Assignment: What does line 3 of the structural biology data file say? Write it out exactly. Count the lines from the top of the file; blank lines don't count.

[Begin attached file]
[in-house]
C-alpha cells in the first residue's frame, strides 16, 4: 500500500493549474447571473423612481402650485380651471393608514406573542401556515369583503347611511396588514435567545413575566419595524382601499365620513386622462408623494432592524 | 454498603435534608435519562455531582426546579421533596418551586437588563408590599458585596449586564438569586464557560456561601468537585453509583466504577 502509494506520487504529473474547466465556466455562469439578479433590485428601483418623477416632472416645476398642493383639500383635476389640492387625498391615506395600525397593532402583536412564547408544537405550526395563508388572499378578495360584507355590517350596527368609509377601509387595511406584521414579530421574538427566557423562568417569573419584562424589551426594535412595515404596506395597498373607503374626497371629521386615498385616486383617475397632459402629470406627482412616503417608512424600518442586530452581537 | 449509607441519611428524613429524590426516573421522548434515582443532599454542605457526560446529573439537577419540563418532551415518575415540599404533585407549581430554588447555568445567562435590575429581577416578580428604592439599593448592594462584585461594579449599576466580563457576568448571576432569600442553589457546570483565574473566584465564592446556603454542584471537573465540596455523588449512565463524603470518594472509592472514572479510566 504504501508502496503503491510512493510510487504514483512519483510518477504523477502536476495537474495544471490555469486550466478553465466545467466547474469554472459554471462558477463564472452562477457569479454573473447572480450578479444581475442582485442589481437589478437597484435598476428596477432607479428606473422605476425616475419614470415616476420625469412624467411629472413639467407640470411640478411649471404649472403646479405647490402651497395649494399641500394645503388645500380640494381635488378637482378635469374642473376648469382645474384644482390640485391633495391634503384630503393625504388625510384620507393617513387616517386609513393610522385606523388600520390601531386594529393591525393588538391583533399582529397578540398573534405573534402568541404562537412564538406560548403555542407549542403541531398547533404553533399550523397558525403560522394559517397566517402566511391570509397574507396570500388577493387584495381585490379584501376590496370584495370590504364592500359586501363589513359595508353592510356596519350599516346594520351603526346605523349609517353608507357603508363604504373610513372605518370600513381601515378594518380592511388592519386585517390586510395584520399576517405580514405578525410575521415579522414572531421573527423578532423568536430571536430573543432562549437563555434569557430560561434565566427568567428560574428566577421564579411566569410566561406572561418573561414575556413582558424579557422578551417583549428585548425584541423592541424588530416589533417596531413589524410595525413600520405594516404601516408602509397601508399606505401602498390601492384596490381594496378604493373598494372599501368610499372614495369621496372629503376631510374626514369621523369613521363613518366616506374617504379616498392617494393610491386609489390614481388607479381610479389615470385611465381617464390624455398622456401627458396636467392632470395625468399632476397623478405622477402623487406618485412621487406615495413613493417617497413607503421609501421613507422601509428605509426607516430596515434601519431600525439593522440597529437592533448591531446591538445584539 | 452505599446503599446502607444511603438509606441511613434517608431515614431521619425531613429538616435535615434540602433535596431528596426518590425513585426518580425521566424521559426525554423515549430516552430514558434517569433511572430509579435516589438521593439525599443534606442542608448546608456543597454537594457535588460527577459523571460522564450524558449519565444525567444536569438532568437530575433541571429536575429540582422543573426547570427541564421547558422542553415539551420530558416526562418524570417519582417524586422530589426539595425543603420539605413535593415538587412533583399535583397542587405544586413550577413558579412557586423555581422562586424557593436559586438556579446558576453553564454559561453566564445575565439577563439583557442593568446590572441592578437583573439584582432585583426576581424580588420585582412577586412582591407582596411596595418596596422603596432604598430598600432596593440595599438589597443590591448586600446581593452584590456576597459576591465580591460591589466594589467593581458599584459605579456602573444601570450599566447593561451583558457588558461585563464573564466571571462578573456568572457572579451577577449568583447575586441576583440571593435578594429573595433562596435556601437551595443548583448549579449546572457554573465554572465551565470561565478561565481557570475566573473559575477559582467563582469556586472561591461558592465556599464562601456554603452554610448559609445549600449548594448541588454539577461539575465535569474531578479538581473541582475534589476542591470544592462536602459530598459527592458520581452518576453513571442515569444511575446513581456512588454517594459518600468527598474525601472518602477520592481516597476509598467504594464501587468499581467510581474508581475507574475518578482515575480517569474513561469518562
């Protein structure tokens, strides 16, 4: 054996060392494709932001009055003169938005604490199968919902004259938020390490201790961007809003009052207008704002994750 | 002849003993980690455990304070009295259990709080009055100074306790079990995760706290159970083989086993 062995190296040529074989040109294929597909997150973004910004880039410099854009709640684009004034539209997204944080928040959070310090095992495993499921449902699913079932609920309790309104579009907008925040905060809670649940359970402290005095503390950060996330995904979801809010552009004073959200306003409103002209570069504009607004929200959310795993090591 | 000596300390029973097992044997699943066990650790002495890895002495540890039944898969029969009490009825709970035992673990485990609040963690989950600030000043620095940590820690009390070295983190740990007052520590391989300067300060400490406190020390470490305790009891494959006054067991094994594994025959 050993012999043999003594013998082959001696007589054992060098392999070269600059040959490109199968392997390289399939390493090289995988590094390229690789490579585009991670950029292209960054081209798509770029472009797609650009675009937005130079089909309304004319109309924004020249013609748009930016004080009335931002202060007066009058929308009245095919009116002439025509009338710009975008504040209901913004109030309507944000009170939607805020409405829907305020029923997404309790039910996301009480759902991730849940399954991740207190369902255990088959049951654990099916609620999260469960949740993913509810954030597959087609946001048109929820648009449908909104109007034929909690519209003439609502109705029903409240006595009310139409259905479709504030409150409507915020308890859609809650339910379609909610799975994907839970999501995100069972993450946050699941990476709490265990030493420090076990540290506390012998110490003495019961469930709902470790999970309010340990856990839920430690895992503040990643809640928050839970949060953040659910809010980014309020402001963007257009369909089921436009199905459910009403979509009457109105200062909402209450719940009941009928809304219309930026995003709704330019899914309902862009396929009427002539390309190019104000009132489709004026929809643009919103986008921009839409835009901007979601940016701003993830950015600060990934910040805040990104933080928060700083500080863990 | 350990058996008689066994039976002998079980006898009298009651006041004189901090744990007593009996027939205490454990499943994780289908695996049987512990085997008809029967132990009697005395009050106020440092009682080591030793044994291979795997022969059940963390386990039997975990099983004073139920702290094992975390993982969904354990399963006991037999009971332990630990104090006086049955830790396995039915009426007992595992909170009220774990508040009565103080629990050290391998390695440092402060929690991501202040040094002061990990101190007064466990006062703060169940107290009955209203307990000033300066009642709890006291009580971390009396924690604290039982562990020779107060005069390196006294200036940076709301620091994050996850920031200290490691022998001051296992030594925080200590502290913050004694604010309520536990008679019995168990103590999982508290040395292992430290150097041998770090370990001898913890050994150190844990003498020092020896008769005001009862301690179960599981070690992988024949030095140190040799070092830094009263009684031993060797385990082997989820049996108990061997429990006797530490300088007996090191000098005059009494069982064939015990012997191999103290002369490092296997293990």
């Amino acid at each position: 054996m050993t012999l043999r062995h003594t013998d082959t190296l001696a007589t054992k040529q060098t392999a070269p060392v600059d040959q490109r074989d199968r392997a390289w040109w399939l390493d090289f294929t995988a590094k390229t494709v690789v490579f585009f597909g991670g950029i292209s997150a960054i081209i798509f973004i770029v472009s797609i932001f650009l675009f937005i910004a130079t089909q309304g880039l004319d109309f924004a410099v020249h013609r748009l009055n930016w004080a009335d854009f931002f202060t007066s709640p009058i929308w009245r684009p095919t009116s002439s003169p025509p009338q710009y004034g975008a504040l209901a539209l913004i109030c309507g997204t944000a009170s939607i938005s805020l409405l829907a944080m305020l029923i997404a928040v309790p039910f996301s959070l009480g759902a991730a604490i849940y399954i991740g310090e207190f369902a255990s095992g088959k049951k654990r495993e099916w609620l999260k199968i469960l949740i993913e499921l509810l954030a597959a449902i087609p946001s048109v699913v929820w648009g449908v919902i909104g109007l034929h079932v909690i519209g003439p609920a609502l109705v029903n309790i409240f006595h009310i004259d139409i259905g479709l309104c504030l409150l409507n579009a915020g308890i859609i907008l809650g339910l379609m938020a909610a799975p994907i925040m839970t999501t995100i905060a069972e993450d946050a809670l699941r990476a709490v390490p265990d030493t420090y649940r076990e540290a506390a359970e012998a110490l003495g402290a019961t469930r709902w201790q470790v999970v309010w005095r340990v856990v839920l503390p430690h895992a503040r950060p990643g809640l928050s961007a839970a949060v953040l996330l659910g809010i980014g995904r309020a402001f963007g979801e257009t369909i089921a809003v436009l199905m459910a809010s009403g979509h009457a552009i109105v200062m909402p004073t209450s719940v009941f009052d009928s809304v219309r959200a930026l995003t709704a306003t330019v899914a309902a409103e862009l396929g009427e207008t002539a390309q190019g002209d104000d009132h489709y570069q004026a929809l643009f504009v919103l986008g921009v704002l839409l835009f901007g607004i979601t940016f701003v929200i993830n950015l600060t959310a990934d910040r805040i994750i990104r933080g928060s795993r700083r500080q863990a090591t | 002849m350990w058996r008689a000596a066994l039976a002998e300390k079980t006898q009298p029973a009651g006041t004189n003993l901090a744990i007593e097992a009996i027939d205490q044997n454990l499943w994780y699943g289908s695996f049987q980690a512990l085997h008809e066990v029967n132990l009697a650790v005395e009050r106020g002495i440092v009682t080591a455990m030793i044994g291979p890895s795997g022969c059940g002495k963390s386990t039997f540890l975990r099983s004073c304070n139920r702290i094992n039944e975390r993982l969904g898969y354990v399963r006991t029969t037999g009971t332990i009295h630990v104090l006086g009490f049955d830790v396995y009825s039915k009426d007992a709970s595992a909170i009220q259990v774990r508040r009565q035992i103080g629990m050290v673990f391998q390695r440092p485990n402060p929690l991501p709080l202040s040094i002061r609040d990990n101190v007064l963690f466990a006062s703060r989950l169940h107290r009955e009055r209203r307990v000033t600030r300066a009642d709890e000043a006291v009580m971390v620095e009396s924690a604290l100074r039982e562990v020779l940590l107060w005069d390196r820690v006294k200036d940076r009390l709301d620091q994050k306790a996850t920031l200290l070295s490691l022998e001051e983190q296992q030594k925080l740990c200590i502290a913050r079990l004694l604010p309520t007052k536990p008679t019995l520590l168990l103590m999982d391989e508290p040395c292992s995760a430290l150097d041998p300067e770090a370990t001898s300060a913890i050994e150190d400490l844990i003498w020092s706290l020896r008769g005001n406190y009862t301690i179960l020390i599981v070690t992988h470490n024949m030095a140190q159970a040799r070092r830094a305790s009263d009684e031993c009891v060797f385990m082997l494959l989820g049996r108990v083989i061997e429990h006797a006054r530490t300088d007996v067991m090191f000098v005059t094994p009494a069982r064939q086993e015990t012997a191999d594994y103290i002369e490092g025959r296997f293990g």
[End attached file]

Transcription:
């Protein structure tokens, strides 16, 4: 054996060392494709932001009055003169938005604490199968919902004259938020390490201790961007809003009052207008704002994750 | 002849003993980690455990304070009295259990709080009055100074306790079990995760706290159970083989086993 062995190296040529074989040109294929597909997150973004910004880039410099854009709640684009004034539209997204944080928040959070310090095992495993499921449902699913079932609920309790309104579009907008925040905060809670649940359970402290005095503390950060996330995904979801809010552009004073959200306003409103002209570069504009607004929200959310795993090591 | 000596300390029973097992044997699943066990650790002495890895002495540890039944898969029969009490009825709970035992673990485990609040963690989950600030000043620095940590820690009390070295983190740990007052520590391989300067300060400490406190020390470490305790009891494959006054067991094994594994025959 050993012999043999003594013998082959001696007589054992060098392999070269600059040959490109199968392997390289399939390493090289995988590094390229690789490579585009991670950029292209960054081209798509770029472009797609650009675009937005130079089909309304004319109309924004020249013609748009930016004080009335931002202060007066009058929308009245095919009116002439025509009338710009975008504040209901913004109030309507944000009170939607805020409405829907305020029923997404309790039910996301009480759902991730849940399954991740207190369902255990088959049951654990099916609620999260469960949740993913509810954030597959087609946001048109929820648009449908909104109007034929909690519209003439609502109705029903409240006595009310139409259905479709504030409150409507915020308890859609809650339910379609909610799975994907839970999501995100069972993450946050699941990476709490265990030493420090076990540290506390012998110490003495019961469930709902470790999970309010340990856990839920430690895992503040990643809640928050839970949060953040659910809010980014309020402001963007257009369909089921436009199905459910009403979509009457109105200062909402209450719940009941009928809304219309930026995003709704330019899914309902862009396929009427002539390309190019104000009132489709004026929809643009919103986008921009839409835009901007979601940016701003993830950015600060990934910040805040990104933080928060700083500080863990 | 350990058996008689066994039976002998079980006898009298009651006041004189901090744990007593009996027939205490454990499943994780289908695996049987512990085997008809029967132990009697005395009050106020440092009682080591030793044994291979795997022969059940963390386990039997975990099983004073139920702290094992975390993982969904354990399963006991037999009971332990630990104090006086049955830790396995039915009426007992595992909170009220774990508040009565103080629990050290391998390695440092402060929690991501202040040094002061990990101190007064466990006062703060169940107290009955209203307990000033300066009642709890006291009580971390009396924690604290039982562990020779107060005069390196006294200036940076709301620091994050996850920031200290490691022998001051296992030594925080200590502290913050004694604010309520536990008679019995168990103590999982508290040395292992430290150097041998770090370990001898913890050994150190844990003498020092020896008769005001009862301690179960599981070690992988024949030095140190040799070092830094009263009684031993060797385990082997989820049996108990061997429990006797530490300088007996090191000098005059009494069982064939015990012997191999103290002369490092296997293990």